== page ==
02 November 2008

Settling the Harvest

The older I have gotten, the more I have been intrigued and open to sustainability and locality in food. I doubt I will ever be quite as devoted as Barbara Kingsolver's family in Animal, Vegetable, Miracle. I like bananas too much, my children believe that ketchup and Rice Krispie Treats are major food groups...but the ability to grow my own food, the canning and preserving books I found myself taking out of the library, I knew it was something I wanted to be a part of my Life.

I planted a garden for the first time this year. A little ambitious for my square footage, and my blueberry and rosemary bushes died over the summer. I should know better, I always kill rosemary. But, I did reap some harvest, and learned what I do and do not want to try next year. Yes to tomatoes, kale, basil, carrots and onions; no to lettuce, squash, broccoli. My harvest won't be enough to survive on, but will certainly supplement what I would normally buy, and lower food costs in the end.

I got a CSA share this summer also. A large bag of produce, organically grown, each week from Many Hands Organic Farm. I was happy with the experience; it was something I had been wanting to do since moving to MA. However, I am not sure if I will redo it next year. I am not as adventurous in cooking as I wish to be, and I cannot take something out of the bag and say, "Yes! I am so happy that I got another three heads of lettuce!" (I am really over lettuce this summer) I was introduced to some vegetables that I didn't know and come to love: chard, tatsoi, but do not know if the cost vs. the quantity in my home is worth the full summer share. However MHOF does spring and late fall shares also, and I am pondering those choices for next year.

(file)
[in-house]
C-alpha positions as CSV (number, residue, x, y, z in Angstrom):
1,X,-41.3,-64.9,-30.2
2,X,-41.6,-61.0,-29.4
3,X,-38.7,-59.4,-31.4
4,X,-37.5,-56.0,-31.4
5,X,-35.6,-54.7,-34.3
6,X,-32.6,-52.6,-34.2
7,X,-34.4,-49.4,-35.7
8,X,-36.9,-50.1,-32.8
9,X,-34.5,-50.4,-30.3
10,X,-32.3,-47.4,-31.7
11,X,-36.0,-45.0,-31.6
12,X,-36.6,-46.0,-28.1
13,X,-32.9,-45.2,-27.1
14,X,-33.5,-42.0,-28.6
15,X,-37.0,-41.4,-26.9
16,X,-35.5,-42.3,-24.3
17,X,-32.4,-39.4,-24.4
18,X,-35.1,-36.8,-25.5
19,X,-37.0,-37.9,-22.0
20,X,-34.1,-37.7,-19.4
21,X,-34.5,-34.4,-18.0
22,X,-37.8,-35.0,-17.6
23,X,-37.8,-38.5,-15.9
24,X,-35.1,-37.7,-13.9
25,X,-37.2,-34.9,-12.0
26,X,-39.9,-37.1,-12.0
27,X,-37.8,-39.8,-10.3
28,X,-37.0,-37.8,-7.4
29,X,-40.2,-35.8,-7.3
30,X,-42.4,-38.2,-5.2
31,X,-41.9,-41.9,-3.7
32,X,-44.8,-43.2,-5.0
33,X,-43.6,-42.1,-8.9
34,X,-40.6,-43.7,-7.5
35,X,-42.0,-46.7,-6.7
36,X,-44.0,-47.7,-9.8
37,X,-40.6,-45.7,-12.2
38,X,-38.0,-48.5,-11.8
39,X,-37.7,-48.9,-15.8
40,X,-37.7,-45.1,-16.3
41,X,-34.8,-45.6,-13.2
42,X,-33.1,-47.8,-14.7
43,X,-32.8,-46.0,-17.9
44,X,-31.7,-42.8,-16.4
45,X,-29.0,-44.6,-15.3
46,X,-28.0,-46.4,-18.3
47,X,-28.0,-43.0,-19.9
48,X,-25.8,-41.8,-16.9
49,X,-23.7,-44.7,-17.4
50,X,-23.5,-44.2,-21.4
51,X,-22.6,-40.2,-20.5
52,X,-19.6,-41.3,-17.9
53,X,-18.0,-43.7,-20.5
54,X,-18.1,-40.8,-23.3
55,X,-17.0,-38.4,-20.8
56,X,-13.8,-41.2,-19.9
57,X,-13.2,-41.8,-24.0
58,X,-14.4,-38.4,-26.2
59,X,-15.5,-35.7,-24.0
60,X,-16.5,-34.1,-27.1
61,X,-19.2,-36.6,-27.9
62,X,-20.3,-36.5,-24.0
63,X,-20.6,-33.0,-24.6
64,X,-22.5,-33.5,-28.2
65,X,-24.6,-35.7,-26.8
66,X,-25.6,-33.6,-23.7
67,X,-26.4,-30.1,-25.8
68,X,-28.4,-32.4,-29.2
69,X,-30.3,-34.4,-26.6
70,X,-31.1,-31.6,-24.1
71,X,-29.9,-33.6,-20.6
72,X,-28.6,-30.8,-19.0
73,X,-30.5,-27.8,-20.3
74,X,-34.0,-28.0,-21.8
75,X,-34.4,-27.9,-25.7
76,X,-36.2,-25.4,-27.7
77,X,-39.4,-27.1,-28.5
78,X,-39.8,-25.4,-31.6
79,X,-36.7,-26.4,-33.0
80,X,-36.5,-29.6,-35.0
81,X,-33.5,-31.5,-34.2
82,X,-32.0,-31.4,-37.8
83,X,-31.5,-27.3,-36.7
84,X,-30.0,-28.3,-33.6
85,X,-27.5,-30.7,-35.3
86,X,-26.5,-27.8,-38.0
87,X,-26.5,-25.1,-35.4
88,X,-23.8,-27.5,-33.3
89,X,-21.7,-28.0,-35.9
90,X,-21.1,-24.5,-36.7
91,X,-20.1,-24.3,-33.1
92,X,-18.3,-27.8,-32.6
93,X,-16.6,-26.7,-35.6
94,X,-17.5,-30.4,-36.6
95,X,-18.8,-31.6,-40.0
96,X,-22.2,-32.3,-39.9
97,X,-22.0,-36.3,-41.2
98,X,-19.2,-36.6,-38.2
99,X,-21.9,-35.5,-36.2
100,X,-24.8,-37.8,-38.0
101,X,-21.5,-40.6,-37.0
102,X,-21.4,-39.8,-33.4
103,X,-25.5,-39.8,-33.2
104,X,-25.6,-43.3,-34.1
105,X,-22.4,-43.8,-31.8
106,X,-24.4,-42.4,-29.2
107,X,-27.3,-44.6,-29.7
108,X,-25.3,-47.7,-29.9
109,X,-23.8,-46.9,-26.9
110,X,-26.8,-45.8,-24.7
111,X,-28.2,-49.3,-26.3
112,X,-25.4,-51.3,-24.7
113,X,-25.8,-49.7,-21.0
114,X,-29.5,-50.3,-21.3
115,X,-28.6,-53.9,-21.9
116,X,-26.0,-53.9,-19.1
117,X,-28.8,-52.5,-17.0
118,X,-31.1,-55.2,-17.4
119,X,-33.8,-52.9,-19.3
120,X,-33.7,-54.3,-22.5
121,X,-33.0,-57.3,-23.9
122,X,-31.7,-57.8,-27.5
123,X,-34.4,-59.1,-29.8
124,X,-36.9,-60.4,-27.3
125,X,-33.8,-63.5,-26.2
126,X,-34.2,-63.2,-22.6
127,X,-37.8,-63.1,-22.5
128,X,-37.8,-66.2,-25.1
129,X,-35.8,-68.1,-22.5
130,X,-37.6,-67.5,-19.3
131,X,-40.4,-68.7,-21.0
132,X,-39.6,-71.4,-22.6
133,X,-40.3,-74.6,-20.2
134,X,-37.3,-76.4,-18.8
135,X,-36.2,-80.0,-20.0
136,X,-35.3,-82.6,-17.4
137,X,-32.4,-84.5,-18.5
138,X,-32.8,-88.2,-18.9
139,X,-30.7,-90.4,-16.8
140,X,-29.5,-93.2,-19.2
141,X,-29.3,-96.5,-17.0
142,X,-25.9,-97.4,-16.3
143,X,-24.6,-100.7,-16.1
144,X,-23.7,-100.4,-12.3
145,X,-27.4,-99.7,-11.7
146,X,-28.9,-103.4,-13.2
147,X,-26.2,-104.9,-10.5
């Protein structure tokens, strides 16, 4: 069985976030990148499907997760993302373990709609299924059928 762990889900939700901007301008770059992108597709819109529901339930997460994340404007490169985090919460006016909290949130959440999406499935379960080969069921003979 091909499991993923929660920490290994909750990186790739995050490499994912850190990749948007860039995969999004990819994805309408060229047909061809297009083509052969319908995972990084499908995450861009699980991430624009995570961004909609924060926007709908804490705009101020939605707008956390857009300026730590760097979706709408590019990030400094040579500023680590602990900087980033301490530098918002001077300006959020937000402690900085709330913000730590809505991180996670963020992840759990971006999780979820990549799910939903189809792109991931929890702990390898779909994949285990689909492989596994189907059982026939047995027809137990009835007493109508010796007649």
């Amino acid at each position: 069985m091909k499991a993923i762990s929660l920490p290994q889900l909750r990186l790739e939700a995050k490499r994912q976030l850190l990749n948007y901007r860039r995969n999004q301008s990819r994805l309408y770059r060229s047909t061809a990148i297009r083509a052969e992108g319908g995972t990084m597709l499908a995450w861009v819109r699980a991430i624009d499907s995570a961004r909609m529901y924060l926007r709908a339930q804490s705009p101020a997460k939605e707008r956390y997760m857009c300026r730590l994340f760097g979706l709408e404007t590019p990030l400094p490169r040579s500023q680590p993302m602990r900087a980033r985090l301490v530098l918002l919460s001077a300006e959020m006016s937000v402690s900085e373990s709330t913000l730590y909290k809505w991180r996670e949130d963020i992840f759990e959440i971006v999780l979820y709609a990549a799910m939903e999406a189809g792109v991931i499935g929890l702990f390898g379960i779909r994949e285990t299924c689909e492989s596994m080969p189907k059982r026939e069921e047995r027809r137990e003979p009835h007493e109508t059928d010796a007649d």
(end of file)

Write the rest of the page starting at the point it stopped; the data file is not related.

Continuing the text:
Yesterday I cooked up the pumpkins I had accumulated the last few weeks from the share and roadstands and made pumpkin puree to freeze. I have a bag of apples to make into applesauce and can. I have several gallon bags of berries in my small freezer to make into jam and preserves also.

I need to pull up the tomato stakes and cover the garden plot for the winter. I had planned to set garlic, and may still. That will winter over until spring, like many other bulbs.

This experience has made me more aware of the passage of time. Farming depends on the seasons, and the whims of Mother Nature. I am grateful to be part of that cycle now.

1 comment:

  1. I love hearing about your gardening and food preserving adventures! I hear you about the lettuce-- we have been overwhelmed with lettuce from our farm share for a long time. Now you are making me think about the five pumpkins sitting on my windowsill, waiting to be transformed into pumpkin puree. Now I'm hungry. :)
    Jen

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